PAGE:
Last year, teff grass was a lifesaver for those like VanderWal who needed to put up forage for cattle, but they also saw the soil health benefits. Planting on the first day of May this spring, they noticed that teff grass fields were much better than fields with no cover crop.
“It's night and day difference,” Finnegan said.
Fields that sat fallow through the 2019 growing season came into the 2020 crop year still wet. There were very few planters moving in those wettest areas of Kingsbury County by late April. Those growing cover crops and practicing no till were far better off than the conventional or minimal till operations, Finnegan said.
“Anytime you can get a crop rotation that's dominated by high residue crops, you're going to build carbon in the soil,” Finnegan said. “If you get no till and cover crops going, you're going to have infiltration instead of runoff.”
In his work, he's seen wet areas in some fields reduce in size.
Yields benefit from cover crops, too. A growing cover feeds soil microbes, and it's that biology in the soil that helps crops get their nutrients, he explained. The no till, cover cropping farmers he works with tell him that their 2019 yields were better than their neighbor's. He expects more of the same good news this fall.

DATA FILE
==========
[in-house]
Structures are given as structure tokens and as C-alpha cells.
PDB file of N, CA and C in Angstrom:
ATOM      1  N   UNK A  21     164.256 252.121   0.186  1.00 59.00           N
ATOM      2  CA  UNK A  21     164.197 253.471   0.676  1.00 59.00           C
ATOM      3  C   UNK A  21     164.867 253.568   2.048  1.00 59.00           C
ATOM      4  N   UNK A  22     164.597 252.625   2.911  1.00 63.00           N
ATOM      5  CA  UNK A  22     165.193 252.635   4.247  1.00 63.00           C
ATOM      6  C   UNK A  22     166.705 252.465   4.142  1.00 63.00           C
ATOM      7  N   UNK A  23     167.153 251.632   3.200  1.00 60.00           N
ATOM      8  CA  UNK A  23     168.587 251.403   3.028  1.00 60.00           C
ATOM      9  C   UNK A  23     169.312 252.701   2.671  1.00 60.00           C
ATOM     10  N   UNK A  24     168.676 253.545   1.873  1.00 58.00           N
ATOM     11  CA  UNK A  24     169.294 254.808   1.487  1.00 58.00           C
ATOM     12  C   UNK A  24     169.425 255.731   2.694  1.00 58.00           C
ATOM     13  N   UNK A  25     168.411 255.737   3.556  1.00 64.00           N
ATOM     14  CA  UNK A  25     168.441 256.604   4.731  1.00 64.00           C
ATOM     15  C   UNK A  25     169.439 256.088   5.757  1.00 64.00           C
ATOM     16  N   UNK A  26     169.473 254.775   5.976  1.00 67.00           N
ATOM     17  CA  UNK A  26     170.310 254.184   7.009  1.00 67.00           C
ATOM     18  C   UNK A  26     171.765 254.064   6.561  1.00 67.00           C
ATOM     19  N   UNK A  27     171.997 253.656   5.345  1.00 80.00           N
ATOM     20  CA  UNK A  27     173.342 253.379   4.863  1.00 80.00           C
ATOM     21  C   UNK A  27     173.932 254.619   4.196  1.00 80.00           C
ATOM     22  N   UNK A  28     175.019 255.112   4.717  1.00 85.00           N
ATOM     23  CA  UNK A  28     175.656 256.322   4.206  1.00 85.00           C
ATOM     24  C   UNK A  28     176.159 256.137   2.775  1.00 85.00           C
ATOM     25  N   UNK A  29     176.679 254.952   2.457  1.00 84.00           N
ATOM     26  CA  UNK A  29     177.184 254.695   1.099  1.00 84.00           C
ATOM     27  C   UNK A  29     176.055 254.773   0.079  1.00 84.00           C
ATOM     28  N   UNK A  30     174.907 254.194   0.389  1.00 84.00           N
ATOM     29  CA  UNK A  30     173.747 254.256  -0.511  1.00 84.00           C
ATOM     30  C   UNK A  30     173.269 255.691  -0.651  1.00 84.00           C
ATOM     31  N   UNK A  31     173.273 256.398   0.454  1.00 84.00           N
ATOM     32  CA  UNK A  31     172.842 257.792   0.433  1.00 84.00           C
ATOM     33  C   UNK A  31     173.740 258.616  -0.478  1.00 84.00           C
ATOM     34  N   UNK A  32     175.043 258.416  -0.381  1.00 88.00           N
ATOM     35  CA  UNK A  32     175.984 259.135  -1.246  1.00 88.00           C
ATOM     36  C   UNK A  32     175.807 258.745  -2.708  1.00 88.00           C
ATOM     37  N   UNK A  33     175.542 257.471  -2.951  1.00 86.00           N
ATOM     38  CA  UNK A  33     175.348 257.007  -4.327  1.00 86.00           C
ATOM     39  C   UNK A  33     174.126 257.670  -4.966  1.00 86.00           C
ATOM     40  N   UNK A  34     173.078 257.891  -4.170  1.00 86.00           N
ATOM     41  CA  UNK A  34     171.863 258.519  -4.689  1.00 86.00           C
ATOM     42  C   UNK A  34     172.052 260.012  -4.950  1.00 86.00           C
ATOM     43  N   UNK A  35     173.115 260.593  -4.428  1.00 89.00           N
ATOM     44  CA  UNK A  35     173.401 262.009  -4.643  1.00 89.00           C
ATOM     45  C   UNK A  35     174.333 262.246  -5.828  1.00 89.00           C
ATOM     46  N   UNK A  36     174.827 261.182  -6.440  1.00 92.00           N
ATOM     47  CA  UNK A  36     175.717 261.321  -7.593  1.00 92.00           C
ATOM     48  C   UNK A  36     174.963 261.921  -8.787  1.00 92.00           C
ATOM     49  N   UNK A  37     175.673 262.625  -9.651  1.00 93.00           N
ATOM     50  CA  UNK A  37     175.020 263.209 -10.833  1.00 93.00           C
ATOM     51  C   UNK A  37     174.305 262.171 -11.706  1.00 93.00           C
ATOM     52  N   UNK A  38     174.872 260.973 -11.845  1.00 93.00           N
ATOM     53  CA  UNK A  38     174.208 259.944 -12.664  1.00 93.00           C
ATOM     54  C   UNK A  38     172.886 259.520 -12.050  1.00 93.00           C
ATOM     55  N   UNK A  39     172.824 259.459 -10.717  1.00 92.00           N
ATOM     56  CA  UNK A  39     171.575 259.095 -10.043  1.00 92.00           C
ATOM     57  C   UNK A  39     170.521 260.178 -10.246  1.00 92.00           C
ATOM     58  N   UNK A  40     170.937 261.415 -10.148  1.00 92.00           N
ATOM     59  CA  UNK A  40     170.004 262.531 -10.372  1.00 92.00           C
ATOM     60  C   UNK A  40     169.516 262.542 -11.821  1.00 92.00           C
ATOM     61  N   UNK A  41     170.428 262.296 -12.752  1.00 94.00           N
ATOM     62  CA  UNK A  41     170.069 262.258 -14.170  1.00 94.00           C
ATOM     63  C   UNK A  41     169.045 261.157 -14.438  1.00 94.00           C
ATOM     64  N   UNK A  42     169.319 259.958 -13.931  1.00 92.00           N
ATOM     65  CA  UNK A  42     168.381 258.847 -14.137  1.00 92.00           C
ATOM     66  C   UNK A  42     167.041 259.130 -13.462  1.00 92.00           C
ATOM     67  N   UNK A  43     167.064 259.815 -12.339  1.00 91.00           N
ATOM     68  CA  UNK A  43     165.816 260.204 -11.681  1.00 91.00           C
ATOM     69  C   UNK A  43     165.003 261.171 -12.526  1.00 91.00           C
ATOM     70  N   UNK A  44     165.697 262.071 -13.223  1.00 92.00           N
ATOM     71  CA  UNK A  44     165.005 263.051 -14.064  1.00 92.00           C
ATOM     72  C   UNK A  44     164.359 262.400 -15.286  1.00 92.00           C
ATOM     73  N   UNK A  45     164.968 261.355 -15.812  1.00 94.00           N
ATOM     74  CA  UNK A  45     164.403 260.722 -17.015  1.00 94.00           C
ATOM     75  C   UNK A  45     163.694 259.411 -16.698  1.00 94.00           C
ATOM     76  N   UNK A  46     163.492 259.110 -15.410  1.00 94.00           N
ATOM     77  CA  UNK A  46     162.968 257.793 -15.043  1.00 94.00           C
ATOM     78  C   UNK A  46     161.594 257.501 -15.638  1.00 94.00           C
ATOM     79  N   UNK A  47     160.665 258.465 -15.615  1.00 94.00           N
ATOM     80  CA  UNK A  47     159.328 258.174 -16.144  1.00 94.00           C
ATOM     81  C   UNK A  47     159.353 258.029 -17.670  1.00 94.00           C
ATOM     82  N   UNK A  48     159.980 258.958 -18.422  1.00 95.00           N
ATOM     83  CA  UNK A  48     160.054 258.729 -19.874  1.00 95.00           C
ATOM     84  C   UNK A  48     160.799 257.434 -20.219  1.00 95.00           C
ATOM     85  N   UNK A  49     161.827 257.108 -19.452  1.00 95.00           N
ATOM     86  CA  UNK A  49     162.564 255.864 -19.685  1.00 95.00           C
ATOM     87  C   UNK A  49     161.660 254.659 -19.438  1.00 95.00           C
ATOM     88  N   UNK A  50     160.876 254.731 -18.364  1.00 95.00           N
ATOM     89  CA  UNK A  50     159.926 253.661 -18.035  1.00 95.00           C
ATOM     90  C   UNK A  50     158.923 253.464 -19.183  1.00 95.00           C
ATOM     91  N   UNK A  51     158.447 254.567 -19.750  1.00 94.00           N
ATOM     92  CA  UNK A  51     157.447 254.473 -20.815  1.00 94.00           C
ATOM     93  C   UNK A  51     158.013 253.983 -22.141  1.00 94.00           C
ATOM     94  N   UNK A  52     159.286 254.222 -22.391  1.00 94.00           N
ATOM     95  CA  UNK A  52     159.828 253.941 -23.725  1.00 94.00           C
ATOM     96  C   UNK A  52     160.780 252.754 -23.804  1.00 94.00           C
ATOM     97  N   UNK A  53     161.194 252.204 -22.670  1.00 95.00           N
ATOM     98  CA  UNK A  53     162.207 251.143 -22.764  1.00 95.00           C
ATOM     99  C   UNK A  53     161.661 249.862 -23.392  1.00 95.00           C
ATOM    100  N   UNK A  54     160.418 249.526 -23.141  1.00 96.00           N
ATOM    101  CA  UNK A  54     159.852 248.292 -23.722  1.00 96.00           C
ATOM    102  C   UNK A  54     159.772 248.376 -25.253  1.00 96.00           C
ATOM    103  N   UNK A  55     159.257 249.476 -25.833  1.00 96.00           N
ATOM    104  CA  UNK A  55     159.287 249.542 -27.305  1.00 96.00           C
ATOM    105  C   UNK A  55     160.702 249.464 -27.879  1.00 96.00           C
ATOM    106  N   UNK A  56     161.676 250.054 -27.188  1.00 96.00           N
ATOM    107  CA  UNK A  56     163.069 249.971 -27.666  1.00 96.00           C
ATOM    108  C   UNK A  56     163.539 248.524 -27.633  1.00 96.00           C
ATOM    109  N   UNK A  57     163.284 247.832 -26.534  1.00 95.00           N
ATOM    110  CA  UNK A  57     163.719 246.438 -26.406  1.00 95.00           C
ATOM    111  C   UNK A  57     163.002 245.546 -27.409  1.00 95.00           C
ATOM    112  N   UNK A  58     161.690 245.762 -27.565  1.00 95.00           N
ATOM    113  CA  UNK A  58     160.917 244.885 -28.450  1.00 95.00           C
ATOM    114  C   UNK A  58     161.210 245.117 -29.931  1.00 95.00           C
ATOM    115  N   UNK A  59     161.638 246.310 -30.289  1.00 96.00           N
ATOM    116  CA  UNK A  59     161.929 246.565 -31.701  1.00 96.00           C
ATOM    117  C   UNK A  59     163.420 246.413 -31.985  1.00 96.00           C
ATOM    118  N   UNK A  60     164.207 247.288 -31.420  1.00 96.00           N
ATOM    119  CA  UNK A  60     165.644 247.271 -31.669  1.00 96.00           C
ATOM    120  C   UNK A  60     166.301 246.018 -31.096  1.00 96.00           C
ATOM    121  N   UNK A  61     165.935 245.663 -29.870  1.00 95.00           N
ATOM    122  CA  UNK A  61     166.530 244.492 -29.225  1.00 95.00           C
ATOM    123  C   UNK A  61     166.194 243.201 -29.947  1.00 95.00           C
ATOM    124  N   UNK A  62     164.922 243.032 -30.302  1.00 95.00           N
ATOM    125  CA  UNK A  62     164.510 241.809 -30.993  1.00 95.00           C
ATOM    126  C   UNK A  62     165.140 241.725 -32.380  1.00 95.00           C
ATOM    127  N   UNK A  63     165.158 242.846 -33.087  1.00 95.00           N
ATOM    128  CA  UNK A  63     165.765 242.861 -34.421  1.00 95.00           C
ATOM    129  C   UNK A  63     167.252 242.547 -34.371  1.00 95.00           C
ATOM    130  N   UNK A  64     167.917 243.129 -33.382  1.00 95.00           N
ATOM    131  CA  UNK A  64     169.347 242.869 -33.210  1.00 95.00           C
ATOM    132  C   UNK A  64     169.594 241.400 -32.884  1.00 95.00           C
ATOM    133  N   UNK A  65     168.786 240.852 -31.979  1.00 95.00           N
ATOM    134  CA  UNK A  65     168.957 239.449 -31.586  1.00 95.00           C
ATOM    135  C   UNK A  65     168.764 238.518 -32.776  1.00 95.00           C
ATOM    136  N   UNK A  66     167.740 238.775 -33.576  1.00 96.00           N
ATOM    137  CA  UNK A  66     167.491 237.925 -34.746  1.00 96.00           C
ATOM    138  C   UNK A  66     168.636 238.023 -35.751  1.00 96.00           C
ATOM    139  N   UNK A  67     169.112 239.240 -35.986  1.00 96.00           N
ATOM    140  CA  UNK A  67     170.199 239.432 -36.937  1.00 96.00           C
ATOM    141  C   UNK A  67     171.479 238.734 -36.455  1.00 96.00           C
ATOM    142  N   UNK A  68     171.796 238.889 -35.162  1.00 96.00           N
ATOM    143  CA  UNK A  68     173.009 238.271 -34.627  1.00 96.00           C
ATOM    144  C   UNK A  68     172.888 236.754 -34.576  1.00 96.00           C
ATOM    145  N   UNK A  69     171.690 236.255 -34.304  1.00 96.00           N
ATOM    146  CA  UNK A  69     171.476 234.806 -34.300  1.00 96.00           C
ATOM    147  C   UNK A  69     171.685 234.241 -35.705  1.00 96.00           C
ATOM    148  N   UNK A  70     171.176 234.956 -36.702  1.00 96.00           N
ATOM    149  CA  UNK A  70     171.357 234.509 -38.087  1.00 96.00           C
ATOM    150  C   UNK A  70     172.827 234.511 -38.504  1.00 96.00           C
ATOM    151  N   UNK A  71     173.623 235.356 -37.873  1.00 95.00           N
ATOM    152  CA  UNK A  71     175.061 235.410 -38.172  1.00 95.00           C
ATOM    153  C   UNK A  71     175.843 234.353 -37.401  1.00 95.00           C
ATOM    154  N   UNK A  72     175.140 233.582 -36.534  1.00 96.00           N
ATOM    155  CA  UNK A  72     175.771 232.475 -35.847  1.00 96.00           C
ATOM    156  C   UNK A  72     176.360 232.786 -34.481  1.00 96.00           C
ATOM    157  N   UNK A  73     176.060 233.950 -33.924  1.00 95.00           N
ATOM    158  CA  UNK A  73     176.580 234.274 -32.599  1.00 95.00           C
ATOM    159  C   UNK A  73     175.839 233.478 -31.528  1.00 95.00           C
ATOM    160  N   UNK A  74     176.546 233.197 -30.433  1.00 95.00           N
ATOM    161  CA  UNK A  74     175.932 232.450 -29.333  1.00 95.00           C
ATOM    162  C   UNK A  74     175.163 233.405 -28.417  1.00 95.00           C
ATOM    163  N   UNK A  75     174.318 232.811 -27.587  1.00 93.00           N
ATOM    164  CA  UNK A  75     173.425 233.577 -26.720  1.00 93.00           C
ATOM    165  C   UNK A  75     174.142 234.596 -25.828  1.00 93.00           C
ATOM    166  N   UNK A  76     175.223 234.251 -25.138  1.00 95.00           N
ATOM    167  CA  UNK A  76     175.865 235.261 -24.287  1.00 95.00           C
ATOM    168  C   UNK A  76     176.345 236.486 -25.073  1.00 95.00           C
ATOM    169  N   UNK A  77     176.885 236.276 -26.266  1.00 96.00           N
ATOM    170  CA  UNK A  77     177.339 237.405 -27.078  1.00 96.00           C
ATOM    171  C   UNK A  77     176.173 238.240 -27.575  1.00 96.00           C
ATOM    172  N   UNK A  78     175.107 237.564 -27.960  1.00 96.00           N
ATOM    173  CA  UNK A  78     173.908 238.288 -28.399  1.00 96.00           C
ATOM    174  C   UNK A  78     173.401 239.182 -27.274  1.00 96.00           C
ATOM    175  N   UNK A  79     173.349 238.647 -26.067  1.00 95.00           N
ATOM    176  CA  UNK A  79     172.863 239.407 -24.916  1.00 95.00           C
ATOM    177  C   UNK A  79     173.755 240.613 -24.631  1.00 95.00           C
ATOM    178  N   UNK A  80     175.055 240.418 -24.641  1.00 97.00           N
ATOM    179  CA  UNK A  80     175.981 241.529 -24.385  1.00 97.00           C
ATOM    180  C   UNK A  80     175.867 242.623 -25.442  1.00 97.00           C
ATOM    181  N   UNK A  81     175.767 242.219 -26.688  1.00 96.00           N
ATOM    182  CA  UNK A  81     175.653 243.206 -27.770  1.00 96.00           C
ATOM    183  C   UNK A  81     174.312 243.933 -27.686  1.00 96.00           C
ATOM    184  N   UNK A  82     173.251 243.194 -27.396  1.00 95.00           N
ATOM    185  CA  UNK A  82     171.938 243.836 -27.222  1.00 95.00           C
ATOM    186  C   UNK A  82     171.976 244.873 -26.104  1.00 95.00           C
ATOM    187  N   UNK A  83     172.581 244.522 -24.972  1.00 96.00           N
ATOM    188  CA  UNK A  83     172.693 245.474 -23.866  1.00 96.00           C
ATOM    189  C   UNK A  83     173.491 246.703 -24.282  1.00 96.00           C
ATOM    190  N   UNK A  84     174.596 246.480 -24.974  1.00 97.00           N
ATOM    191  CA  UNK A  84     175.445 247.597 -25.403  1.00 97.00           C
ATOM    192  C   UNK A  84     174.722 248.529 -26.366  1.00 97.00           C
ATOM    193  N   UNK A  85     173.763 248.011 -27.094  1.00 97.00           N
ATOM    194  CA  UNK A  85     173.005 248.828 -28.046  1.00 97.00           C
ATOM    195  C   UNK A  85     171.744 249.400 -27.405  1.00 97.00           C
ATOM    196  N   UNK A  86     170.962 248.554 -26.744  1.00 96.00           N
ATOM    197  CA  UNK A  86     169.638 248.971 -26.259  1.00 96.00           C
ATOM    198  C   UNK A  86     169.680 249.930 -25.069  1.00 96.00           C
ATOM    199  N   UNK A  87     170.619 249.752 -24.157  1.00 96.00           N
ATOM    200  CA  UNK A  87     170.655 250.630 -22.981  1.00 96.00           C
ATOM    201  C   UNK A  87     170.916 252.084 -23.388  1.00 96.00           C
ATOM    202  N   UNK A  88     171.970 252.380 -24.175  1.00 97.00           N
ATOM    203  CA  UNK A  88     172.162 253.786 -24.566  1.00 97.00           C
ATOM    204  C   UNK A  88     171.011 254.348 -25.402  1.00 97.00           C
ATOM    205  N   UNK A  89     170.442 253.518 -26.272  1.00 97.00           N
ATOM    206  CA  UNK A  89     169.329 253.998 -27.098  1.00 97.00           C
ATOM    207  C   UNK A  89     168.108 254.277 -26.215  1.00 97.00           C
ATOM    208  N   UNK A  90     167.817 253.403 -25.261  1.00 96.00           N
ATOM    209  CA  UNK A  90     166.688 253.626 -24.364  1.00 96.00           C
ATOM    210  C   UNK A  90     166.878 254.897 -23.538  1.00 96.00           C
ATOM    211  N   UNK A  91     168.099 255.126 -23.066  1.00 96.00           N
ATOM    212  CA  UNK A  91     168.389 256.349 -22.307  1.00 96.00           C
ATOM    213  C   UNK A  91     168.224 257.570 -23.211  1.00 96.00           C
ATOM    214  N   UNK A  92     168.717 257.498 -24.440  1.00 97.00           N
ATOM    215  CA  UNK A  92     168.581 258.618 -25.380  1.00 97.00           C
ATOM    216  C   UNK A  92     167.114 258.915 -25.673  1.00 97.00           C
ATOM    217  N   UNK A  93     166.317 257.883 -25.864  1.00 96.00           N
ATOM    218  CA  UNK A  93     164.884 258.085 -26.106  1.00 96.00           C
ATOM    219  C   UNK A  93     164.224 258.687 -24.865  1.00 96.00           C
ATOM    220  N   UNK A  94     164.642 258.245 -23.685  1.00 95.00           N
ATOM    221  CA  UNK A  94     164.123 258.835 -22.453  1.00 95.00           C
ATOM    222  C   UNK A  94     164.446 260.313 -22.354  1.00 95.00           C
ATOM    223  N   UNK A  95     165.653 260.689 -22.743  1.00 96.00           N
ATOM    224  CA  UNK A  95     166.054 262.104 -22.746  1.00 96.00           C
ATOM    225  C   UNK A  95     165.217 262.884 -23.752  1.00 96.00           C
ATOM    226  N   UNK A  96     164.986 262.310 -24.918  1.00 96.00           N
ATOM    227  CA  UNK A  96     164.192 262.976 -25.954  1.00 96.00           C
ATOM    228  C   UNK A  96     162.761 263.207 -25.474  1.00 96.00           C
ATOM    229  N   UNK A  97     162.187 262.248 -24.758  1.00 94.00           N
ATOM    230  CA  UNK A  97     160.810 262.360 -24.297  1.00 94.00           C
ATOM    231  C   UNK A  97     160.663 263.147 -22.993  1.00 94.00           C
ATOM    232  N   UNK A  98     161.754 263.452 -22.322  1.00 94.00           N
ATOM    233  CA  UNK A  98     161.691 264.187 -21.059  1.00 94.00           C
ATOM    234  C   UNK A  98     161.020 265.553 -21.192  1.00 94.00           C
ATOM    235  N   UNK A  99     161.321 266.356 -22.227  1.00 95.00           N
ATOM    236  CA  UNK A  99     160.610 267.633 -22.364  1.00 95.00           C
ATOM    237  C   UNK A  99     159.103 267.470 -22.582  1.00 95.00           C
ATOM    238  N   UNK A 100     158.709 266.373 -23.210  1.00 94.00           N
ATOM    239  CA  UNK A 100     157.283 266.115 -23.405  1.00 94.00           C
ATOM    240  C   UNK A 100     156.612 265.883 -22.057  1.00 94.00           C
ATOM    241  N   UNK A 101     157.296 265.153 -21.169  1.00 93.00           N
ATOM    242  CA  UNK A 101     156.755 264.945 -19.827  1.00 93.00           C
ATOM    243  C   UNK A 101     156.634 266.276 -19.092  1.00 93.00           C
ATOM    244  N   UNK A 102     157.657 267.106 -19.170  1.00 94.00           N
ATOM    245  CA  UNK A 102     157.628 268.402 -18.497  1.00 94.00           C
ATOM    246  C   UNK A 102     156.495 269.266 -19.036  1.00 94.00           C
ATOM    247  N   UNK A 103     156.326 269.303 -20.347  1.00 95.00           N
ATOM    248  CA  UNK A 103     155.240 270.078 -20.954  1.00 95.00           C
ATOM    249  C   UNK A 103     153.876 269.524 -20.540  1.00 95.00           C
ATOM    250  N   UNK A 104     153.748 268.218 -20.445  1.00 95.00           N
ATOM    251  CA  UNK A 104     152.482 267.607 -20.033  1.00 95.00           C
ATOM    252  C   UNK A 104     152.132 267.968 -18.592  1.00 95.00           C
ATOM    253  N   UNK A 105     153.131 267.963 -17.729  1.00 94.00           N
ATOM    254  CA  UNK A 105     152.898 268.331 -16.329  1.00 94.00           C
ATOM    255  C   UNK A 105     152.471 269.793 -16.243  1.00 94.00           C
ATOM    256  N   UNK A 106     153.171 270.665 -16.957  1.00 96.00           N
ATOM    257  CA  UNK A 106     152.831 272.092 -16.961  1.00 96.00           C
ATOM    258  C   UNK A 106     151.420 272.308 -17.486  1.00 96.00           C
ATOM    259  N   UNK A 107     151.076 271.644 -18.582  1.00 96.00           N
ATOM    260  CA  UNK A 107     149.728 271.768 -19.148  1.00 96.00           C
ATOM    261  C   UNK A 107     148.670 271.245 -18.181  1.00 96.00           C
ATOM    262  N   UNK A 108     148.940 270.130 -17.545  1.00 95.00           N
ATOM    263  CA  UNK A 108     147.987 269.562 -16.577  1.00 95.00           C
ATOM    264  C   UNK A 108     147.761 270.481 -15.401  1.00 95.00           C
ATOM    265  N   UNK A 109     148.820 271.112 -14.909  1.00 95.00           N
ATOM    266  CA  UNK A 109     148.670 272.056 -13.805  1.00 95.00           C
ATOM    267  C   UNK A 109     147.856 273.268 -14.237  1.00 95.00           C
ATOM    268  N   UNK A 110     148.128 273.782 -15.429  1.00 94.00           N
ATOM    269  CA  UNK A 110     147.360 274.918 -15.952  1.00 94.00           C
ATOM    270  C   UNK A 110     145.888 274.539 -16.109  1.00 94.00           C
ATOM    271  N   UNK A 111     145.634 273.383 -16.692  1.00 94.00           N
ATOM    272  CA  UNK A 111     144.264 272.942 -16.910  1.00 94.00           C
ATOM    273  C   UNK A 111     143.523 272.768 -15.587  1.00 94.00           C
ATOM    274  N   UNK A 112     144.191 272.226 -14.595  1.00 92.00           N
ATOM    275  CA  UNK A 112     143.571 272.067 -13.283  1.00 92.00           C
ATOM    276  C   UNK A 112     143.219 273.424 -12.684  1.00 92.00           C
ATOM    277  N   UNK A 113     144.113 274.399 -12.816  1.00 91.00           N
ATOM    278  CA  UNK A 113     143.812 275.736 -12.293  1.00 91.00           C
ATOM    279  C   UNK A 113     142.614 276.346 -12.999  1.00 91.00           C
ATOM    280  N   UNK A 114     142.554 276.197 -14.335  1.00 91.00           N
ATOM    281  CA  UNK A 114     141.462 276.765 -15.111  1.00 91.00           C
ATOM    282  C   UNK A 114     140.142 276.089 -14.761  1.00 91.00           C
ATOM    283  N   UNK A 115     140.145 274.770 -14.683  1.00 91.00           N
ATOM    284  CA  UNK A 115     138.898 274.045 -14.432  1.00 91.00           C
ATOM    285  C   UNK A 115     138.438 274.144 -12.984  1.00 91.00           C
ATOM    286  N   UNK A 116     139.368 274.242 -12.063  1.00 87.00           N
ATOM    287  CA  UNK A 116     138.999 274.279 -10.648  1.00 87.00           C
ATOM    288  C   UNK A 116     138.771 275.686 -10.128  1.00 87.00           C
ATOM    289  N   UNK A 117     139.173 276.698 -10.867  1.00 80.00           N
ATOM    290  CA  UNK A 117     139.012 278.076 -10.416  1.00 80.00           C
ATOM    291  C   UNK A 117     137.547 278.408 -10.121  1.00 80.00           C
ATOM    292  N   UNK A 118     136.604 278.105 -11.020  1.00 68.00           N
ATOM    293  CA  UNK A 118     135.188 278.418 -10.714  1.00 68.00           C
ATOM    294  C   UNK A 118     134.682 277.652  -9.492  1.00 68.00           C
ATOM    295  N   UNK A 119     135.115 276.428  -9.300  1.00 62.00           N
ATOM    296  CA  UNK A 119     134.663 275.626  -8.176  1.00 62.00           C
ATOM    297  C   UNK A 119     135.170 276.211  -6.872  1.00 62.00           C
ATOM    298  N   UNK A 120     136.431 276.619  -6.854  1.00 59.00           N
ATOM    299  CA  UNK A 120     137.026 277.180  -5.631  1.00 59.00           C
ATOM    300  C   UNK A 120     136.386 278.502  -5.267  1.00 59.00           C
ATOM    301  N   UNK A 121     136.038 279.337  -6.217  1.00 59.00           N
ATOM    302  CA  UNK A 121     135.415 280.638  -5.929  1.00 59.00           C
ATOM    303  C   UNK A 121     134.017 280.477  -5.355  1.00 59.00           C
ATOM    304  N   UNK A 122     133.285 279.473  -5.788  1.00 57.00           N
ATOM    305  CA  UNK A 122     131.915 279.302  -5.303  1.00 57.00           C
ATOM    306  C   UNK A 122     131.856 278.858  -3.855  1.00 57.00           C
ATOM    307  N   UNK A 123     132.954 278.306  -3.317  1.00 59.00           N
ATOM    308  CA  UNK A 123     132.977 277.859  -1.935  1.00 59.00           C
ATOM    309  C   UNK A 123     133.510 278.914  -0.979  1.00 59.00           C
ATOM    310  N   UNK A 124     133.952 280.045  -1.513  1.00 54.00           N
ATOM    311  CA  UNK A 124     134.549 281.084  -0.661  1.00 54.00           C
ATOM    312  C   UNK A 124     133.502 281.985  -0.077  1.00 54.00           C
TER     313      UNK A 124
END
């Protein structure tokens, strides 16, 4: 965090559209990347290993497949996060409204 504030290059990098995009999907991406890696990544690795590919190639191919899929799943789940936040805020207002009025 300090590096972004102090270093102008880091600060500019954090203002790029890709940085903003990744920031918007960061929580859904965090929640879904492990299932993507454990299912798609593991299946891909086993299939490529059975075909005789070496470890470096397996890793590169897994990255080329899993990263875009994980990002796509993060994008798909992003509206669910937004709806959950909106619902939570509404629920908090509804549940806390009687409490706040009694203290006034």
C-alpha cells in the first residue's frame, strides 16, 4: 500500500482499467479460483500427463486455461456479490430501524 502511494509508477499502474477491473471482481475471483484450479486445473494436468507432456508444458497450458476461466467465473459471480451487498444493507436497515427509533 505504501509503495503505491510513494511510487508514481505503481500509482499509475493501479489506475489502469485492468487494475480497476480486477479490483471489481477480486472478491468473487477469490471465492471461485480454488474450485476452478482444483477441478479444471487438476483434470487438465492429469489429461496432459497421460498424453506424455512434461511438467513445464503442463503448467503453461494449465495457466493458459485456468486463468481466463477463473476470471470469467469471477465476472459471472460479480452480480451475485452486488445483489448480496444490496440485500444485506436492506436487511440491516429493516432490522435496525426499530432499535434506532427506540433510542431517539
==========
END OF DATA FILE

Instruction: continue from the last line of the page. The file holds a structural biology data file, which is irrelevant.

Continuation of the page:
But cover cropping can be much more challenging in a crop rotation of just corn and soybeans, according to Finnegan. Covers like rye need time to grow in the fall before frost hits. A crop rotation that includes a small grain, alfalfa or a shorter season soybean can give enough time for planting rye in the fall, Finnegan said.
When it comes to which crops to plant as covers, he said it's not necessary to plant big, leafy turnips and radishes. Even a spindly plant can help the soil.
“You don't have to have the storybook picture of cover crops to get the benefit,” Finnegan said.
Up in Selby, Sieck has found that having a deep-rooted perennial in his rotation is a major benefit. It helps build organic matter deep down in the soil, which creates structure that can handle water in wet years and store it in dry ones. He encourages other farmers to give soil health some thought.
“You've got to go into that with some faith that these guys that are telling you you're going to benefit from it are right,” Sieck said.